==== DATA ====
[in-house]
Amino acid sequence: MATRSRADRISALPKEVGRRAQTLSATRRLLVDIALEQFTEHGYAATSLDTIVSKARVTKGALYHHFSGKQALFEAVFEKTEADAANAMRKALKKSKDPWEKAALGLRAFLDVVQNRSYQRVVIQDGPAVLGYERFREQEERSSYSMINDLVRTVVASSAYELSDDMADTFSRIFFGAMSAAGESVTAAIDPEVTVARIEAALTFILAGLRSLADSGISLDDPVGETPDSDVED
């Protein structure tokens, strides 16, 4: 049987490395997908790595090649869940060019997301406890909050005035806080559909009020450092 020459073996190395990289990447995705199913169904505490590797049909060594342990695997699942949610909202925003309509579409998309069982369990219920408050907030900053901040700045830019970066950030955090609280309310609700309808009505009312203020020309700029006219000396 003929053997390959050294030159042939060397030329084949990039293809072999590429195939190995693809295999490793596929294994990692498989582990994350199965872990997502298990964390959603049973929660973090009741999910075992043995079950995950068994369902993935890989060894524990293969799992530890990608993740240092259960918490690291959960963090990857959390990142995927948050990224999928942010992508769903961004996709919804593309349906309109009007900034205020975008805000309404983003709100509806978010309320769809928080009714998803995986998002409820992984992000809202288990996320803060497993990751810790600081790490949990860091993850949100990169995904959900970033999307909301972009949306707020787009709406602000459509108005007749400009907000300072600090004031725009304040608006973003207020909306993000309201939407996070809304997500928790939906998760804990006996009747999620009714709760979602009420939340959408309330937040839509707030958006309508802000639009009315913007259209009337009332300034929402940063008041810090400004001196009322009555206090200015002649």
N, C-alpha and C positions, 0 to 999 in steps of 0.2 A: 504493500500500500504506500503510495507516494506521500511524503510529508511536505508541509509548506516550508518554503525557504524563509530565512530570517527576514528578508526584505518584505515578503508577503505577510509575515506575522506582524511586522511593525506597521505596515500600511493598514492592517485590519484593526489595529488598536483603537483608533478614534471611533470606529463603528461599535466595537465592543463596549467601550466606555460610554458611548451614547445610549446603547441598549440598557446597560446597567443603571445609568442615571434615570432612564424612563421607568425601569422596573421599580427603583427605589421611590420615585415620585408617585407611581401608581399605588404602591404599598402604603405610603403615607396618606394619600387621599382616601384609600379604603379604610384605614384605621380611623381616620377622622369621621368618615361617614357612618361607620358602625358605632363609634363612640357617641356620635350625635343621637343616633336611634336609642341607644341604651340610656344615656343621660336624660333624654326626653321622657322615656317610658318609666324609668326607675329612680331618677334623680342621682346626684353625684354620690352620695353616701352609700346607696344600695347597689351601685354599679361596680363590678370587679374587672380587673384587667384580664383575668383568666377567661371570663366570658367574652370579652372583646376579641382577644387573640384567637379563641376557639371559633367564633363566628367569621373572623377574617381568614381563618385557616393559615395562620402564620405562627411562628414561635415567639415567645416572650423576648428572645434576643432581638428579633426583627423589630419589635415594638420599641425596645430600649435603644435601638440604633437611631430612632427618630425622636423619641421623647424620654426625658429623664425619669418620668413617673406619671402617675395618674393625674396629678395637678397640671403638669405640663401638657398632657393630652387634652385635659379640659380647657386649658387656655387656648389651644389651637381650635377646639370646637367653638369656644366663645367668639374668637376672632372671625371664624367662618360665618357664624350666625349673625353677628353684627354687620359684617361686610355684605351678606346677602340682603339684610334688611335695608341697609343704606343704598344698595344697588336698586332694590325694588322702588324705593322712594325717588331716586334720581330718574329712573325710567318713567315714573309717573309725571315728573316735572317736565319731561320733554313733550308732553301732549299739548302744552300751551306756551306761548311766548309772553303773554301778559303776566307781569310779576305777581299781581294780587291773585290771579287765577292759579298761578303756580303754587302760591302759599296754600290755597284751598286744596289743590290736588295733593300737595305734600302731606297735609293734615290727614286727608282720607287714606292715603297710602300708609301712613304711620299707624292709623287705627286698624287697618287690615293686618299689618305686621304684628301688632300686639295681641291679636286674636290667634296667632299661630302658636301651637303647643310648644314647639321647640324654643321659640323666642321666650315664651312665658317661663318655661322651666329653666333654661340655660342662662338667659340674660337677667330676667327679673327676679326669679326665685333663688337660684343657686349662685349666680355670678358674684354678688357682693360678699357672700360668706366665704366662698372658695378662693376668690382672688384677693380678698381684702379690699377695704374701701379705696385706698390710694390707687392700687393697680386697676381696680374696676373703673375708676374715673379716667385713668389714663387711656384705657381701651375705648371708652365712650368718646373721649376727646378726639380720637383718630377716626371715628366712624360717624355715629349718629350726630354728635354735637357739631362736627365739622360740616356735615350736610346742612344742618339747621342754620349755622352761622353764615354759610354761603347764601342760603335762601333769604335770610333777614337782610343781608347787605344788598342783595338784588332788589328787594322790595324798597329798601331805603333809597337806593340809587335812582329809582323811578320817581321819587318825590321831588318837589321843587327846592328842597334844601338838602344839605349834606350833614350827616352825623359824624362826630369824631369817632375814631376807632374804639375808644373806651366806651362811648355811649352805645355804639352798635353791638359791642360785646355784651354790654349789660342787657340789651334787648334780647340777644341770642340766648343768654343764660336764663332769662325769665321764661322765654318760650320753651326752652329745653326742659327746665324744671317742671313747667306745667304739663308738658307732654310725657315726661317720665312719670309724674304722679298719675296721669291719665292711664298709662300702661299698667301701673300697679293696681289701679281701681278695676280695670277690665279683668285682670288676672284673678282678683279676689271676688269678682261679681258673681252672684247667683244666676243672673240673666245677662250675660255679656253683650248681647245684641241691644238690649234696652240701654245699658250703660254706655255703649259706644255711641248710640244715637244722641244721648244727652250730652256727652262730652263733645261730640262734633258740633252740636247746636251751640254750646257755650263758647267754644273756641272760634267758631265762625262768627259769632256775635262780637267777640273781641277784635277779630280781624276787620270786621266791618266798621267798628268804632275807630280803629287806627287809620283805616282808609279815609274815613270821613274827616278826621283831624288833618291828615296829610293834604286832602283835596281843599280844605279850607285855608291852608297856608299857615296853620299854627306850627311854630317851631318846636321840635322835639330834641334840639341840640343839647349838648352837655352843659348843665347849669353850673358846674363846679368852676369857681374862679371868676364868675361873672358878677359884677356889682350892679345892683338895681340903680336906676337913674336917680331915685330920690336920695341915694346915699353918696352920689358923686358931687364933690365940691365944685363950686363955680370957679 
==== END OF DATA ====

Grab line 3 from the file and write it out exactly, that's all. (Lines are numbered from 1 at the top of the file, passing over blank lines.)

């Protein structure tokens, strides 16, 4: 049987490395997908790595090649869940060019997301406890909050005035806080559909009020450092 020459073996190395990289990447995705199913169904505490590797049909060594342990695997699942949610909202925003309509579409998309069982369990219920408050907030900053901040700045830019970066950030955090609280309310609700309808009505009312203020020309700029006219000396 003929053997390959050294030159042939060397030329084949990039293809072999590429195939190995693809295999490793596929294994990692498989582990994350199965872990997502298990964390959603049973929660973090009741999910075992043995079950995950068994369902993935890989060894524990293969799992530890990608993740240092259960918490690291959960963090990857959390990142995927948050990224999928942010992508769903961004996709919804593309349906309109009007900034205020975008805000309404983003709100509806978010309320769809928080009714998803995986998002409820992984992000809202288990996320803060497993990751810790600081790490949990860091993850949100990169995904959900970033999307909301972009949306707020787009709406602000459509108005007749400009907000300072600090004031725009304040608006973003207020909306993000309201939407996070809304997500928790939906998760804990006996009747999620009714709760979602009420939340959408309330937040839509707030958006309508802000639009009315913007259209009337009332300034929402940063008041810090400004001196009322009555206090200015002649």